Over my years working as a dietitian, I have met with many people who come to me full of anxiety and fear over a recent diagnosis and how they are going to change their diet to improve their health. It’s so understandable to feel scared and overwhelmed with a new medical diagnosis. Let’s take diabetes, for example. When I googled “the best diet for diabetes,” it brought me to an article that listed: Flexitarian diet, Mediterranean diet, DASH diet, Mayo Clinic Diet, Vegan Diet, Jenny Craig Diet, The Engine 2 Diet….and several others. I haven’t even heard of some of these! Aside from Google, often when we start telling friends or coworkers about a health diagnosis, we will hear multiple different opinions and recommendations on what we need to do to help our condition. Talk about confusing!
There are a lot of areas of our life that contribute to our overall wellness and health: stress, activity levels, sleep, access to medical care/food, mental health, our relationship with food and our relationship with others, to name a few. Being stressed and scared about what we should eat is not helpful! I try to remind clients that we do not need to be fearful about every piece of food we put in our mouths, but we do want to be intentional. We do not need to be perfect in our eating habits, but we do want to be consistent. We do not have to completely avoid foods that are not as healthy, but we do want to be mindful when we eat them.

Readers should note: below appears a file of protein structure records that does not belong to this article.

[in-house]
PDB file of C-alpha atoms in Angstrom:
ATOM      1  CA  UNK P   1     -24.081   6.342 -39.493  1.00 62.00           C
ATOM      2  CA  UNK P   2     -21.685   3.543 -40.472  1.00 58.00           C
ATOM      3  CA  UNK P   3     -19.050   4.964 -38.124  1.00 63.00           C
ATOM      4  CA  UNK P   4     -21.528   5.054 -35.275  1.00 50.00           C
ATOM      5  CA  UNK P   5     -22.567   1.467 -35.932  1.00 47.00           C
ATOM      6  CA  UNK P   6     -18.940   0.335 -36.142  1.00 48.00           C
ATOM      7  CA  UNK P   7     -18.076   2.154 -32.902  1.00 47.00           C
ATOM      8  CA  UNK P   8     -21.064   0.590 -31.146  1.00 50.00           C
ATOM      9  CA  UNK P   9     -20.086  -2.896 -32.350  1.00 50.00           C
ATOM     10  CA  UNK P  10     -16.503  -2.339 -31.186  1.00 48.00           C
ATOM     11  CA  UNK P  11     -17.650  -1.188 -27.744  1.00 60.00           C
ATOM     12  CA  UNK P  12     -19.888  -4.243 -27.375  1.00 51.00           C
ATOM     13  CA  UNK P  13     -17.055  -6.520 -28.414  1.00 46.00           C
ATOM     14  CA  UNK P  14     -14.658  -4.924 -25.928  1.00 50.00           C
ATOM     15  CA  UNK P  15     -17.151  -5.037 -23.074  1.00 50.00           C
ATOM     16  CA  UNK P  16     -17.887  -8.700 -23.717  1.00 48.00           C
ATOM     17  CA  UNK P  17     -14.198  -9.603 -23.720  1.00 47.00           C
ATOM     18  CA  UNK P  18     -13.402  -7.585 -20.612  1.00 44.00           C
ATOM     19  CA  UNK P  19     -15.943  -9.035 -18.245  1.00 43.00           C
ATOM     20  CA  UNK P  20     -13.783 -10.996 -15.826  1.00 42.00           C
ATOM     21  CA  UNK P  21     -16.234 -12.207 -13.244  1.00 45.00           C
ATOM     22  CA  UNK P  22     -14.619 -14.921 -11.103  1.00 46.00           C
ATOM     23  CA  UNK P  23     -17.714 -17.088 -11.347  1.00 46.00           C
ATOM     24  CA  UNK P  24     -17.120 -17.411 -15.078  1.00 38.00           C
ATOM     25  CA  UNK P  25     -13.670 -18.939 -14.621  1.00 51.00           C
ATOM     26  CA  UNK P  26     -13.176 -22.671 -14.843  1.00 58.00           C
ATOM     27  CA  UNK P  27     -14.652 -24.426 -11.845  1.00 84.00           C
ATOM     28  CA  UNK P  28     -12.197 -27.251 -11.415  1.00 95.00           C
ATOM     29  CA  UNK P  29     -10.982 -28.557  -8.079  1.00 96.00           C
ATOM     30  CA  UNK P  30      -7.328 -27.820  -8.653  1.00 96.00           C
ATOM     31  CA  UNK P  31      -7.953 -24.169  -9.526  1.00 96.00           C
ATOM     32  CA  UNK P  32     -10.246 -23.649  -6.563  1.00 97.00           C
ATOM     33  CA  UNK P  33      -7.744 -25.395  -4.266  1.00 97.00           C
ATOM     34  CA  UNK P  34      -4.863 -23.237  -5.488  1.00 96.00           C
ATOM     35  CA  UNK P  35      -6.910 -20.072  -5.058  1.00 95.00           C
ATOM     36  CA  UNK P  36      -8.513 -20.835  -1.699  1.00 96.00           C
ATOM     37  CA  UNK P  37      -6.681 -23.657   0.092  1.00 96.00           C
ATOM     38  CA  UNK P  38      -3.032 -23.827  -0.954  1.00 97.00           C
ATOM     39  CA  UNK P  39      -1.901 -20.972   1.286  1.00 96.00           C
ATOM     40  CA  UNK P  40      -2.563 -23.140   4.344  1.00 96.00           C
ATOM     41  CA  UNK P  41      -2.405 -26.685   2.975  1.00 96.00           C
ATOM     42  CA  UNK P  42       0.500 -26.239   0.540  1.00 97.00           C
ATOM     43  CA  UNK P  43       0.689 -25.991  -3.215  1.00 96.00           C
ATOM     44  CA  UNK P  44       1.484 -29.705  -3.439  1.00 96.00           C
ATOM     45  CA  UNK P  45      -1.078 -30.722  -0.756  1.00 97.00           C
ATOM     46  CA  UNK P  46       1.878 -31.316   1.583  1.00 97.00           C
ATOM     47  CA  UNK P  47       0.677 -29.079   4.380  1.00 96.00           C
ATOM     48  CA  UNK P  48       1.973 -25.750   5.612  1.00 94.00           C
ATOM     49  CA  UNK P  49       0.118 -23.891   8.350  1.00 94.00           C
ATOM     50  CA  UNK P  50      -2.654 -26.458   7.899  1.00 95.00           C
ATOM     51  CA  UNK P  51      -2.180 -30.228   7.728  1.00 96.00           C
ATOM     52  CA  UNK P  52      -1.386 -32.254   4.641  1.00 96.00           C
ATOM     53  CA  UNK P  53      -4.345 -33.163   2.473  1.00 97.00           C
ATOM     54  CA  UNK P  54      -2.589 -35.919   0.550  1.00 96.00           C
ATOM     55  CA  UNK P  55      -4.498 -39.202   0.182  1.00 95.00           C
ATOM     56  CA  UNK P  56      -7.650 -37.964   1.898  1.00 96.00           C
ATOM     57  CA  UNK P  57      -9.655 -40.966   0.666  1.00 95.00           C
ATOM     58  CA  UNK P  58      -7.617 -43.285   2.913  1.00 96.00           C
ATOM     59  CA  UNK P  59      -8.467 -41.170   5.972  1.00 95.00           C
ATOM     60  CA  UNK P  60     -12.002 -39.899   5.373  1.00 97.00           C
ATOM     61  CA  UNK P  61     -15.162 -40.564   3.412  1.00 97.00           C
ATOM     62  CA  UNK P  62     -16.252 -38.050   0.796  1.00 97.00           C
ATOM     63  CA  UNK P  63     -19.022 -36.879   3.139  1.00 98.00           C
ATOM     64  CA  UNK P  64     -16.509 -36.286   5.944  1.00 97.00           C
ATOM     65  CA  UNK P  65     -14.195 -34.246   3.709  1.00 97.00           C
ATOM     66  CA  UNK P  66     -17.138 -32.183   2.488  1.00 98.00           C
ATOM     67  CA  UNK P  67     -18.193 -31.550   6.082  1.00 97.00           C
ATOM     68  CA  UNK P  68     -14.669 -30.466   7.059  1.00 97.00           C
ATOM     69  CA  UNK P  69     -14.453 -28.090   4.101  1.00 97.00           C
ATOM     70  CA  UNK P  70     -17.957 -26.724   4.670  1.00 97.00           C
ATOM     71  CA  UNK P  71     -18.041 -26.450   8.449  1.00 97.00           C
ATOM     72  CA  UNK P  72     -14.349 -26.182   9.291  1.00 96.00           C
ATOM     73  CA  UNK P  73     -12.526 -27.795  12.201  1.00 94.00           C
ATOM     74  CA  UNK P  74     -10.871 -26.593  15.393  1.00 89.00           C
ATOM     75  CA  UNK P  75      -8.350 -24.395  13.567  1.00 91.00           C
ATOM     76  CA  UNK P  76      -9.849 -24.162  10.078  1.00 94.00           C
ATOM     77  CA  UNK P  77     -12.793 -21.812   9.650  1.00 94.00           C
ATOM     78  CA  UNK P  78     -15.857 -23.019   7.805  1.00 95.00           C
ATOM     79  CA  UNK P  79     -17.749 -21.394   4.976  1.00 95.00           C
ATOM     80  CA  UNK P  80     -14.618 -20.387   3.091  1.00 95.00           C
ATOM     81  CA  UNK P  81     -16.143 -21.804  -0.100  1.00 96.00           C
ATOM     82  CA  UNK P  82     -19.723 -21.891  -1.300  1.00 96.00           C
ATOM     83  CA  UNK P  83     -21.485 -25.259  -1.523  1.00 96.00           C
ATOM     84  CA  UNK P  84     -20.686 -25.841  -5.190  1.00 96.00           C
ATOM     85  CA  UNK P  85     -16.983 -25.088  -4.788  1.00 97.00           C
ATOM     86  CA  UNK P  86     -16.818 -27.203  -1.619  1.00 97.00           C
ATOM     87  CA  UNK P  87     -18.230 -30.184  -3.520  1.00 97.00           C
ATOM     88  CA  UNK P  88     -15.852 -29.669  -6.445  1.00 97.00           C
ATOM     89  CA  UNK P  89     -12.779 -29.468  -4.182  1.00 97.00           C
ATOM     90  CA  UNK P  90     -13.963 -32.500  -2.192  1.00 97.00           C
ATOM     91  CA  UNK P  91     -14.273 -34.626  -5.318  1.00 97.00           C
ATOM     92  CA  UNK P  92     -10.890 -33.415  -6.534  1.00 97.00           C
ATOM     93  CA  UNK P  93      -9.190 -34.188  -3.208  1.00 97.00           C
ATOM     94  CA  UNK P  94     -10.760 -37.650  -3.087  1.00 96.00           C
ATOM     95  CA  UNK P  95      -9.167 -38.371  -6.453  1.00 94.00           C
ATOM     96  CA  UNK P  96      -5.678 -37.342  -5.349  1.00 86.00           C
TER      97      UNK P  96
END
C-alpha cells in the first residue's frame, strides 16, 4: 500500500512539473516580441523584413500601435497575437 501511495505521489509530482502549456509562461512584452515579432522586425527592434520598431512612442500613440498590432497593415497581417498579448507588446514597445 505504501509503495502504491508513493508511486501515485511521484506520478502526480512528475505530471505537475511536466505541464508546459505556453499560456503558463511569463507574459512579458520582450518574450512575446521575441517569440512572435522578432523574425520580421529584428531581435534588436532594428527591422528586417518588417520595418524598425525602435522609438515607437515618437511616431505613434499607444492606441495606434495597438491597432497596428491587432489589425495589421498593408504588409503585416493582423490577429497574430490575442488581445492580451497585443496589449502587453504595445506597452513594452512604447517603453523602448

The thesaurus lists a few synonyms for intentional: considered, voluntary, willful, planned, done on purpose. It is important to consider our food choices and how they will make us feel, to plan ahead to have healthy options available even during busy times, and to willfully make changes to our diet as needed rather than being forced to make changes based on the rules of a restrictive diet. So what does intentional eating look like to you? Maybe sometimes it is intentionally eating a piece of cake at a party because it’s a celebration and eating some cake sounds fun. That’s okay! Eat it mindfully, slowly tasting each bite, and enjoy it. Other times intentional eating may look like adding some extra veggies to your meal to get some fiber and extra nutrients if you haven’t been eating many vegetables lately. Or maybe it’s intentionally adding a lunch meal each day because you’ve been skipping lunch and then feel unwell and overeat at dinner.
Even if it’s one small step at a time, don’t underestimate the power of being intentional with our food choices, as well as sleep habits activity, stress management, relationships, and other areas of our lives. One intentional pursuit each day may just lead to consistently taking the best care of our well-being.
By: Julia Blackford, RDN, LD
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